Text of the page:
What Has Changed
Provisions of federal law applicable to married persons now apply equally to married same-sex couples living in a jurisdiction that recognizes their marriage. With respect to tax and estate planning issues, some of the most significant changes for these couples include the following:
1. Federal Income Taxes
Married taxpayers who are not separated must file their returns as “married” persons.5 Before Windsor, married same-sex couples were required to file federal income tax returns as either “single” persons or as “head of household.” Post-Windsor, the married couple must file income tax returns either as “married filing jointly” or “married filing separately.” For couples with a disparity in income, this may result in substantially lower taxes, but dual high-income couples will likely pay more tax. Couples for whom filing as “married” results in income tax savings may amend recent tax returns. An amended return that makes a claim for refund can be filed within three years of the date of filing the original return or two years from the date the tax was paid, whichever is later. Significantly, however, there is no obligation to file amended returns, and taxpayers should be aware that filing amended returns may subject the returns to further scrutiny regarding income and deductions reported.6
2. Estate and Gift Tax Planning
Couples who fall within the Windsor class of married couples now enjoy the favorable federal transfer tax benefits afforded all married couples for wealth transfer planning, but also are subject to the restrictions applicable to planning for related parties:
- Marital Deduction Planning. The federal gift and estate tax unlimited marital deductions are now available to these couples. Previously, gift and estate tax would have been imposed on the transfer of assets between the spouses as though they were unrelated persons. Assets can be transferred between them, outright or in trust, effectively deferring transfer tax to the death of the survivor.7 This allows the couple to rearrange ownership of assets to minimize transfer taxes, obtain creditor protection and plan appropriately for the survivor’s liquidity needs.
- Portability. Portability permits a surviving spouse to use the predeceasing spouse’s unused federal estate tax exclusion to make additional gifts tax-free or reduce the survivor’s estate taxes upon death.
- Community Property Interests. Couples in community property states that recognize same-sex marriage will now receive a full step-up in basis for income tax purposes on community assets at the first spouse’s death.8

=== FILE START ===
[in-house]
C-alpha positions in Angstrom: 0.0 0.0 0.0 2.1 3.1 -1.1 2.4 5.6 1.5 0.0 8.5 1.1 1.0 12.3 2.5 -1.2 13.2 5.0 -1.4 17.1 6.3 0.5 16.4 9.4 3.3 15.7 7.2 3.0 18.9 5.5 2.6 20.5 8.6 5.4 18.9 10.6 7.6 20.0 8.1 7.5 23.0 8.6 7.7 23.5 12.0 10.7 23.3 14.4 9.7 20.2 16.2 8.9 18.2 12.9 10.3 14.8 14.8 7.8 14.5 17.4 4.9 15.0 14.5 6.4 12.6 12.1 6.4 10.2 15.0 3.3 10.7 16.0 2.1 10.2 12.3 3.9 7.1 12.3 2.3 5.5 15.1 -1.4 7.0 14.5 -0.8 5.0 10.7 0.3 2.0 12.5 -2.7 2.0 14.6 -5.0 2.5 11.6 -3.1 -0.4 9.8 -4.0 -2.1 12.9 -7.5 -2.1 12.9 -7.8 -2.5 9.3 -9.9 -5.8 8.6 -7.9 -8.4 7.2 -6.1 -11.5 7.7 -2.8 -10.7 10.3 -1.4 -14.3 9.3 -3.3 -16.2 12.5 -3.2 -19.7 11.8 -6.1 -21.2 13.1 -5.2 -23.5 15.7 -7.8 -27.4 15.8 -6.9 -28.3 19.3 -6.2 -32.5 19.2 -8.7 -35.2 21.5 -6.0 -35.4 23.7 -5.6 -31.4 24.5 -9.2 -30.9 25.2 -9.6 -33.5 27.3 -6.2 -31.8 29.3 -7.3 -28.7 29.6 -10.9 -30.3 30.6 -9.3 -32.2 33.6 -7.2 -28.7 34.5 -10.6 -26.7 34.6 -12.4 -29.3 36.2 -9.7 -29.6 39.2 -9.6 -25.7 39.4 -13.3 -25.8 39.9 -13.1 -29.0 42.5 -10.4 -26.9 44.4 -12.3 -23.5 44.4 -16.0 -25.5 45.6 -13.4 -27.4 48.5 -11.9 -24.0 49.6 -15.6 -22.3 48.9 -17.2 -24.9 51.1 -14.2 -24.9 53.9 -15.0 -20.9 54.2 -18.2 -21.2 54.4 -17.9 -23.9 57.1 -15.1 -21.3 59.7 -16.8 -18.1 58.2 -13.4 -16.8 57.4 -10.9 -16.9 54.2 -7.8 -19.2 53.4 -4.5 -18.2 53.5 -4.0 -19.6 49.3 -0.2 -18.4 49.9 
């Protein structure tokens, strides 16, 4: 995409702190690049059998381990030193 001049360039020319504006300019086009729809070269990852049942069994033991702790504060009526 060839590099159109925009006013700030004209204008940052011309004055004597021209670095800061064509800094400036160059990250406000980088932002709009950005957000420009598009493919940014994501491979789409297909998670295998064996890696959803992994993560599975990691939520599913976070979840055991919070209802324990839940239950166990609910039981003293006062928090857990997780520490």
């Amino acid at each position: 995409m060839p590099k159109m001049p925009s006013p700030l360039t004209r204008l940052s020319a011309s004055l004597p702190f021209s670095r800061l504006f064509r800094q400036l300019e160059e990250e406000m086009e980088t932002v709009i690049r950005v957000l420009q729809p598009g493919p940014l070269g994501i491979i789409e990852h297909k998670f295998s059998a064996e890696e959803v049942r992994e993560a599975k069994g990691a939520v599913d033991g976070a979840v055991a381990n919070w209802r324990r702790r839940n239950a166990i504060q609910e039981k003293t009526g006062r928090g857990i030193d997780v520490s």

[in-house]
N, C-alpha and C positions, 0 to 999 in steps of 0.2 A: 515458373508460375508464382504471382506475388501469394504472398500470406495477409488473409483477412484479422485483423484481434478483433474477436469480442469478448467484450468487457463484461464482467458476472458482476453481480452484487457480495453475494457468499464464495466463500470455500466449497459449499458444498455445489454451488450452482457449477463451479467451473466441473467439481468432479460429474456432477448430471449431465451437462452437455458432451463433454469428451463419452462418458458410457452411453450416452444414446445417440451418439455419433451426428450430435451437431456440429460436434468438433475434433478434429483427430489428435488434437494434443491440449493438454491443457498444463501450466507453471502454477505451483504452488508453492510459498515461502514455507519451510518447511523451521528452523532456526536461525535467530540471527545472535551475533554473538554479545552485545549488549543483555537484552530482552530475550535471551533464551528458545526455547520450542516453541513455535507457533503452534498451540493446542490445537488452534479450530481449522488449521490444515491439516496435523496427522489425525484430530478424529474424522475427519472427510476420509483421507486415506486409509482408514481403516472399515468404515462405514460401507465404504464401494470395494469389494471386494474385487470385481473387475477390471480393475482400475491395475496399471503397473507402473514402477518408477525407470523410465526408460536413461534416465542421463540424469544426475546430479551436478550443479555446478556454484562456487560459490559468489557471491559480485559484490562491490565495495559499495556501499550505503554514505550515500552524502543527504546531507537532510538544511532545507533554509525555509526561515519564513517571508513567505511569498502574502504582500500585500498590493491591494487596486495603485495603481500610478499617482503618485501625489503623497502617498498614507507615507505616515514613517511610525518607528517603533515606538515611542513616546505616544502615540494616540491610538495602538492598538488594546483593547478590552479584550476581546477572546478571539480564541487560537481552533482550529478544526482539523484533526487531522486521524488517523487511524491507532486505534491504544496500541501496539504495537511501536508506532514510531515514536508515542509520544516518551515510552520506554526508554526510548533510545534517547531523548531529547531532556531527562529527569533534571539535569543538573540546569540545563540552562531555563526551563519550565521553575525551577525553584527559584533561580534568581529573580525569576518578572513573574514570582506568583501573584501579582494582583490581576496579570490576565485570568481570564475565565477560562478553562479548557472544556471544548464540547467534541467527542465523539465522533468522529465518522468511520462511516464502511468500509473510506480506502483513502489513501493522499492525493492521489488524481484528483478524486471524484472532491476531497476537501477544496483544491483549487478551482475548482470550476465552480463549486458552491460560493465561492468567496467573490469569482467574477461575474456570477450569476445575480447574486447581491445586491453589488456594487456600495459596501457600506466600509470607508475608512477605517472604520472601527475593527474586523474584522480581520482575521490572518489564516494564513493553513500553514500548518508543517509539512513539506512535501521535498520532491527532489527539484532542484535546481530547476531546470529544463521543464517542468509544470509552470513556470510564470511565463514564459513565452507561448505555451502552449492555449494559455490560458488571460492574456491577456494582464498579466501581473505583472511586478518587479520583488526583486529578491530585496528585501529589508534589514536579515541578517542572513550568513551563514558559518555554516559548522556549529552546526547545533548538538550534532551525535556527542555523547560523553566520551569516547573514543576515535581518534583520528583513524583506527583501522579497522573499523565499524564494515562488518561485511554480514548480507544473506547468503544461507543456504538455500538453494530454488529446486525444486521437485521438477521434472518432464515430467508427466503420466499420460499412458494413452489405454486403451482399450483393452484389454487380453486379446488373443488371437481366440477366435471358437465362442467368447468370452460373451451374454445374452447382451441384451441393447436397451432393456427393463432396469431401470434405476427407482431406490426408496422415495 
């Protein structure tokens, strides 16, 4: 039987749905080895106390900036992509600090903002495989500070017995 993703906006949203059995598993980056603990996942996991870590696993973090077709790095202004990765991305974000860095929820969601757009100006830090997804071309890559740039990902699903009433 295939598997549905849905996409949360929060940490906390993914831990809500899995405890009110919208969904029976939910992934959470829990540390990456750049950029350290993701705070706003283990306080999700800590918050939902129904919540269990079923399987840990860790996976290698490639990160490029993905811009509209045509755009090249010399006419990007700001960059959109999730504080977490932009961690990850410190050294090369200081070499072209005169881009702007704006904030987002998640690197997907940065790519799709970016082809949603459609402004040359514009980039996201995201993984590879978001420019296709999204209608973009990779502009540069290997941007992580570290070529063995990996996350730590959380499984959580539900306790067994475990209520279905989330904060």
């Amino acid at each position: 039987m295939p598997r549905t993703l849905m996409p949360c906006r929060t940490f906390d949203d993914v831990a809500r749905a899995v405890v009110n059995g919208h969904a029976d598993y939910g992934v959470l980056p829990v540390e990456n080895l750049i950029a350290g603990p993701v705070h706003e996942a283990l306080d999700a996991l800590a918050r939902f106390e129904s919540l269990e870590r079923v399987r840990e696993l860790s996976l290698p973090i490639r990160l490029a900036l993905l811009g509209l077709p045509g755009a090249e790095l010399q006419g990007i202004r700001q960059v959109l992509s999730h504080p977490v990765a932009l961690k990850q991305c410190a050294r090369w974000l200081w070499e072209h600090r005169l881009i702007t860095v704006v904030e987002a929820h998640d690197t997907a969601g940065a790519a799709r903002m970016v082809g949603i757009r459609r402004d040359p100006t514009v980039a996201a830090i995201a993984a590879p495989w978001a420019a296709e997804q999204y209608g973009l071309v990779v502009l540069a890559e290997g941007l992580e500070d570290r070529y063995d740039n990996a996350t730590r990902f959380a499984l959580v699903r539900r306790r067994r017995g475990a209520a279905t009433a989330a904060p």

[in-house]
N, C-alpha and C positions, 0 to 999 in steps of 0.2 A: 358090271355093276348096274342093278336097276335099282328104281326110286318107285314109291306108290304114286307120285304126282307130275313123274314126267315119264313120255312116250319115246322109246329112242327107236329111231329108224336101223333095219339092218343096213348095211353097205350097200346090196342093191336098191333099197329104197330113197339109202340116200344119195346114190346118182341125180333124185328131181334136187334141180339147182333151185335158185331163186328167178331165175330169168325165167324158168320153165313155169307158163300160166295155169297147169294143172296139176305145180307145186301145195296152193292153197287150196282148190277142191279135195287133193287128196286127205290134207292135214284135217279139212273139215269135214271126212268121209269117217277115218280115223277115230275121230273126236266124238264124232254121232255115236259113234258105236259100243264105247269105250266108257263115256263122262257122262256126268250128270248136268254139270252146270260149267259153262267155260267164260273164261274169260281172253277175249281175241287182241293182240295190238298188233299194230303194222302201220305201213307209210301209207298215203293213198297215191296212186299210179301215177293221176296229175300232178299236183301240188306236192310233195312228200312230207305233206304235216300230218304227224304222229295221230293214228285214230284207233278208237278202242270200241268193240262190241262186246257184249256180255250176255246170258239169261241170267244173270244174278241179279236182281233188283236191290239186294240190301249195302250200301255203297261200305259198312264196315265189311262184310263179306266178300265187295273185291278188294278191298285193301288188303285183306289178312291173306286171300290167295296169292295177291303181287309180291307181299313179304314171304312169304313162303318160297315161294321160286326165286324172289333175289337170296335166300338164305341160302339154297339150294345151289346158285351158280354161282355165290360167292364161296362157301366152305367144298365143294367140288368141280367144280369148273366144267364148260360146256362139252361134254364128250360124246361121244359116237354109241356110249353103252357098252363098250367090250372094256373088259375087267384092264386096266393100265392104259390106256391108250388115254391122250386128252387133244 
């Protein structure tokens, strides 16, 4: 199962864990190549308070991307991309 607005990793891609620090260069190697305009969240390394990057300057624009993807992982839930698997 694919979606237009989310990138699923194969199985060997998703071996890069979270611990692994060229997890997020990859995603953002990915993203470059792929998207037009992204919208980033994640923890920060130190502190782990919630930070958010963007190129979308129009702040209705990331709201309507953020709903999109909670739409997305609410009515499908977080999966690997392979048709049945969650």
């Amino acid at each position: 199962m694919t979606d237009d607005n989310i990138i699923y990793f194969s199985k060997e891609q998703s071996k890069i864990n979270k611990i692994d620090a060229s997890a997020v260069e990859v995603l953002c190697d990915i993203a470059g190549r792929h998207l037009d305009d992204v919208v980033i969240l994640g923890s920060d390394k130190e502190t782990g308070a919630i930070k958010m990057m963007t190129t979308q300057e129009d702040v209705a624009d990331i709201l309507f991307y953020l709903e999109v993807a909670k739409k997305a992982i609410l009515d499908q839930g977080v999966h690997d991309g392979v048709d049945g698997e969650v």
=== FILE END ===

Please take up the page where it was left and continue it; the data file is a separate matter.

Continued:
- Disclaimers. A surviving spouse may disclaim certain property interests while retaining other interests in the same property, unlike other beneficiaries, who cannot retain any interest in disclaimed assets. Particularly with trust planning, disclaimers are a useful post-mortem planning tool.
- Spousal Election. Prior to Windsor, a surviving spouse could take advantage of a state level right of election (a right to receive a share of the deceasing spouse’s property) in some states, but could not take advantage of the associated federal estate tax benefit from the marital deduction. After Windsor, the spousal election may provide appropriate planning for the surviving spouse without a potentially disastrous estate tax impact.
- Insurance Planning. The availability of the marital deduction and portability may impact life insurance planning, as the burden of the estate tax can now be deferred until the surviving spouse’s death. Consequently, “second-to-die” policies may now be more appropriate than single life policies.
- Lifetime Gifting. Windsor impacts couples who contemplate lifetime gifting. Married couples now may “split gifts” to third parties. Previously, if one spouse had significantly greater wealth, he or she was limited to the annual exclusion and unified credit, without the ability to use the spouse’s exclusions and credit.
- Generation-Skipping Tax Planning. Post-Windsor, there are additional options to maximize the generation-skipping tax planning for the remainder beneficiaries by fully applying both spouses’ exemptions to the trust planning. This is especially valuable if one spouse has significantly more assets than the other.9 A reverse-QTIP election can be made with respect to a marital trust for the surviving spouse, and the surviving spouse can allocate GST exemption to the non-exempt marital trust.